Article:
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ABSTRACT: New Seismic Data Enhances Oil Prospects in New Zealand's East Coast Basin

FRANCIS, DAVE, Consultant, Lower Hutt, New Zealand, and HARRY MCQUILLAN, Consultant, Nelson, New Zealand

New seismic data of excellent quality has recently been acquired in the Gisborne Plains area, East Coast, New Zealand. The area is well known for its several oil and gas seepages most of which have long been active.

Good sandstone reservoir potential has recently been documented in the region in the upper, lower, and middle Miocene, within a very thick clastic sequence. These reservoir sandstones include stacked lowstand lobes and wedges, which can also be recognized in the newly acquired seismic sections.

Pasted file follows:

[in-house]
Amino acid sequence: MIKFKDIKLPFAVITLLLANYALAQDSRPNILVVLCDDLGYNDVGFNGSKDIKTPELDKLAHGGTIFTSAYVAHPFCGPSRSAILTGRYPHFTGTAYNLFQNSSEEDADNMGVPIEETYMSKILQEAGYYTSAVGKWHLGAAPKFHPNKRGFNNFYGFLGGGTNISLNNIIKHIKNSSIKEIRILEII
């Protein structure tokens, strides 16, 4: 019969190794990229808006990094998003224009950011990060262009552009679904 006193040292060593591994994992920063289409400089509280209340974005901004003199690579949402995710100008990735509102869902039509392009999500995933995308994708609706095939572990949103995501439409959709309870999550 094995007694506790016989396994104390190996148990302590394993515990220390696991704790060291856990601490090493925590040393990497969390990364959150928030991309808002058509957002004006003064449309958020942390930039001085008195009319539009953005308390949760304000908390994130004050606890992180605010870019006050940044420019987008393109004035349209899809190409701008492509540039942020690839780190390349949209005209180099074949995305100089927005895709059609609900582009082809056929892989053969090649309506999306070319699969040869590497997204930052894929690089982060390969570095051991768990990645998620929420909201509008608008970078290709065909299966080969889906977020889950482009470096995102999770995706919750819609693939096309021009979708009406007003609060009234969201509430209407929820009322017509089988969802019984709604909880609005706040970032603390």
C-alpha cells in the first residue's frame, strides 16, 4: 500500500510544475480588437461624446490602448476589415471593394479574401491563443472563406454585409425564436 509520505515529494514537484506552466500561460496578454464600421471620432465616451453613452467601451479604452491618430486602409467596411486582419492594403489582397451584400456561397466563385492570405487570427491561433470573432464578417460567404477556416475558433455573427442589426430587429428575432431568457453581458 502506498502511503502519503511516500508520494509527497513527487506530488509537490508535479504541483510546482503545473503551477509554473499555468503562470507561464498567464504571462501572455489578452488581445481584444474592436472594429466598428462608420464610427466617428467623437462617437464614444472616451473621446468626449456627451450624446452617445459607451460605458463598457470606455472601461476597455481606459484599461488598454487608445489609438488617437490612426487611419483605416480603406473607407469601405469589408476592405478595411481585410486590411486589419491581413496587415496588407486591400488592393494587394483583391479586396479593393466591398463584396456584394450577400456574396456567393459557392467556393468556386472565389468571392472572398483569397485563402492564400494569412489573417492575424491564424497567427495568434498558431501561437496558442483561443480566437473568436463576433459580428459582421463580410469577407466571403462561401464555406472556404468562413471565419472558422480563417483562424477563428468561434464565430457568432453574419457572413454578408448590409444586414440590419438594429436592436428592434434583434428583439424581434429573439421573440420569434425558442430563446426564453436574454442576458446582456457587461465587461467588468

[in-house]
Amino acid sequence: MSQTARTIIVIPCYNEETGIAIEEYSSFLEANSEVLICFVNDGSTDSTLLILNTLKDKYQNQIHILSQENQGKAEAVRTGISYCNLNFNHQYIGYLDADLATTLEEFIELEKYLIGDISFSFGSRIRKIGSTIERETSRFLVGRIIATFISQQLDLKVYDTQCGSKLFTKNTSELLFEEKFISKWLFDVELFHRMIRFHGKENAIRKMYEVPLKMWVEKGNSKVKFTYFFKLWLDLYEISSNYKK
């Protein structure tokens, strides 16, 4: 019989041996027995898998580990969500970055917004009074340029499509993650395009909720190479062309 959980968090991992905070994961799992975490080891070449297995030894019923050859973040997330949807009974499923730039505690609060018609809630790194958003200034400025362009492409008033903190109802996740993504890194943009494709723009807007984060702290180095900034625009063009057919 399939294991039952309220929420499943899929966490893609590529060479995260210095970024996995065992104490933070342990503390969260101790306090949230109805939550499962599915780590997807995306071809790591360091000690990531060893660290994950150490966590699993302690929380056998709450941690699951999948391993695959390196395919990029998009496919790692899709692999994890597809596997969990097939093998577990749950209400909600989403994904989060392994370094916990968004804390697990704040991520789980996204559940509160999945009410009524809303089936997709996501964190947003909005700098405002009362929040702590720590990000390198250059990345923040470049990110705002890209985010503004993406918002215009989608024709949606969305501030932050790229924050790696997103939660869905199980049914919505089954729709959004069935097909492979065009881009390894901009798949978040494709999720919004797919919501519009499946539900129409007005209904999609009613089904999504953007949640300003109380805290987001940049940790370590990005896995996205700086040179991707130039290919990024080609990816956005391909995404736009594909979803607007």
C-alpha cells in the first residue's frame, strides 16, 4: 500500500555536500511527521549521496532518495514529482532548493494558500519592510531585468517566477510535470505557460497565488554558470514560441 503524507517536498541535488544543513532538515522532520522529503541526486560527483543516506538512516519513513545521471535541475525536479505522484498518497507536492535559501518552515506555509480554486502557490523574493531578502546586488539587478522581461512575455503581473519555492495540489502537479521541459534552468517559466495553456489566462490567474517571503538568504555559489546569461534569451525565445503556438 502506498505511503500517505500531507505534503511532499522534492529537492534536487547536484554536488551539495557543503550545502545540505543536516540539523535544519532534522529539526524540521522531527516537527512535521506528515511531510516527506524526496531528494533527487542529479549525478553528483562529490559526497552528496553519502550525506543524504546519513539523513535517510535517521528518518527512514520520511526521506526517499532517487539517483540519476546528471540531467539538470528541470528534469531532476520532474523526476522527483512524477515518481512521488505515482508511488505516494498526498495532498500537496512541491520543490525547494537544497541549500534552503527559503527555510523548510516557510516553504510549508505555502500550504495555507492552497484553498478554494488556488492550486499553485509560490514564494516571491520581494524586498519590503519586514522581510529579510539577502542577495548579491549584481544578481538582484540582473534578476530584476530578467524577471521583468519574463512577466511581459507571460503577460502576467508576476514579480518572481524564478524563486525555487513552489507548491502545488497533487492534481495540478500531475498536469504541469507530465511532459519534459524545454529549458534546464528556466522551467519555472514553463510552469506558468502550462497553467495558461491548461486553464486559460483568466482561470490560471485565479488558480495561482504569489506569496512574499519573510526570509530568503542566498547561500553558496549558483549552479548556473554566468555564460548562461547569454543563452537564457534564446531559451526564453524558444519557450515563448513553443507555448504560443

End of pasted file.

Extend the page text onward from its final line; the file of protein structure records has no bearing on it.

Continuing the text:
The regional extent and maturity of both oils and gases indicate widespread source rock distribution. There are several likely source rock formations, which include Early and Late Cretaceous and Paleocene marine carbonaceous shales, and possibly younger formations.

The surface geology of the Gisborne region demonstrates a compressive wrench regime highly favorable to the development of closed fold structures. Rapid burial by thick sedimentary sequences occurred during the Late Miocene and Pliocene, providing late maturity conditions.

Older seismic coverage in the region has been of poor resolution. Asia Pacific Oil has recently acquired 80 km of seismic lines with excellent results. Key reflectors have been identified throughout the section, including probable Miocene sandstone intervals which can be correlated with documented reservoir sequences.

Structures indicated by this newly acquired seismic data are broad and gentle, with potential for both good structural prospects and stratigraphic traps. Deeper and relatively simple structures are discernible down to 3.6 s two-way traveltime (probably Lower Cretaceous on basement).


AAPG Search and Discovery Article #91015©1992 AAPG International Conference, Sydney, N.S.W., Australia, August 2-5, 1992 (2009)